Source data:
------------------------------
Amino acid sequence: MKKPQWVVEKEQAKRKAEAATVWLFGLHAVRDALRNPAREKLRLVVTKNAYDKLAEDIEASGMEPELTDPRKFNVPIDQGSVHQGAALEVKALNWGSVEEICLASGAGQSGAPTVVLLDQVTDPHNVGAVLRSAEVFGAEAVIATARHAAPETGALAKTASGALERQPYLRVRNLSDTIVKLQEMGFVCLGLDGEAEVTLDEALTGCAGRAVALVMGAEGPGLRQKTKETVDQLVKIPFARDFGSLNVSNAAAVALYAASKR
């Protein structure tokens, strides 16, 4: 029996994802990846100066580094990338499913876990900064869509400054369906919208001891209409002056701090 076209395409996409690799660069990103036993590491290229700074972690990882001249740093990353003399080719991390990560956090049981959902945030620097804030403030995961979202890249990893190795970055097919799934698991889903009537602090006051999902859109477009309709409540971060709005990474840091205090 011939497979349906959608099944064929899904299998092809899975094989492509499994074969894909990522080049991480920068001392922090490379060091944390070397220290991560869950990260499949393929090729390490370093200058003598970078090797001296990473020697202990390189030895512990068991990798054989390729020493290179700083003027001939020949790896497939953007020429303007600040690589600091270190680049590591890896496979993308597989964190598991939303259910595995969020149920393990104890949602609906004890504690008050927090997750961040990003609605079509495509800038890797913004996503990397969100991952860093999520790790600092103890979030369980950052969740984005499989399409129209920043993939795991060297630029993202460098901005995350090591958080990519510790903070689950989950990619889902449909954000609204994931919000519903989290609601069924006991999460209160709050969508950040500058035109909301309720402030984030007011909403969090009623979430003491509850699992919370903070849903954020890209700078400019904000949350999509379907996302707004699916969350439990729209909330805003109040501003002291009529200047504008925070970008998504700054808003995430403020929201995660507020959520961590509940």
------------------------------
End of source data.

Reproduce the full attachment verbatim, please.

Amino acid sequence: MKKPQWVVEKEQAKRKAEAATVWLFGLHAVRDALRNPAREKLRLVVTKNAYDKLAEDIEASGMEPELTDPRKFNVPIDQGSVHQGAALEVKALNWGSVEEICLASGAGQSGAPTVVLLDQVTDPHNVGAVLRSAEVFGAEAVIATARHAAPETGALAKTASGALERQPYLRVRNLSDTIVKLQEMGFVCLGLDGEAEVTLDEALTGCAGRAVALVMGAEGPGLRQKTKETVDQLVKIPFARDFGSLNVSNAAAVALYAASKR
């Protein structure tokens, strides 16, 4: 029996994802990846100066580094990338499913876990900064869509400054369906919208001891209409002056701090 076209395409996409690799660069990103036993590491290229700074972690990882001249740093990353003399080719991390990560956090049981959902945030620097804030403030995961979202890249990893190795970055097919799934698991889903009537602090006051999902859109477009309709409540971060709005990474840091205090 011939497979349906959608099944064929899904299998092809899975094989492509499994074969894909990522080049991480920068001392922090490379060091944390070397220290991560869950990260499949393929090729390490370093200058003598970078090797001296990473020697202990390189030895512990068991990798054989390729020493290179700083003027001939020949790896497939953007020429303007600040690589600091270190680049590591890896496979993308597989964190598991939303259910595995969020149920393990104890949602609906004890504690008050927090997750961040990003609605079509495509800038890797913004996503990397969100991952860093999520790790600092103890979030369980950052969740984005499989399409129209920043993939795991060297630029993202460098901005995350090591958080990519510790903070689950989950990619889902449909954000609204994931919000519903989290609601069924006991999460209160709050969508950040500058035109909301309720402030984030007011909403969090009623979430003491509850699992919370903070849903954020890209700078400019904000949350999509379907996302707004699916969350439990729209909330805003109040501003002291009529200047504008925070970008998504700054808003995430403020929201995660507020959520961590509940």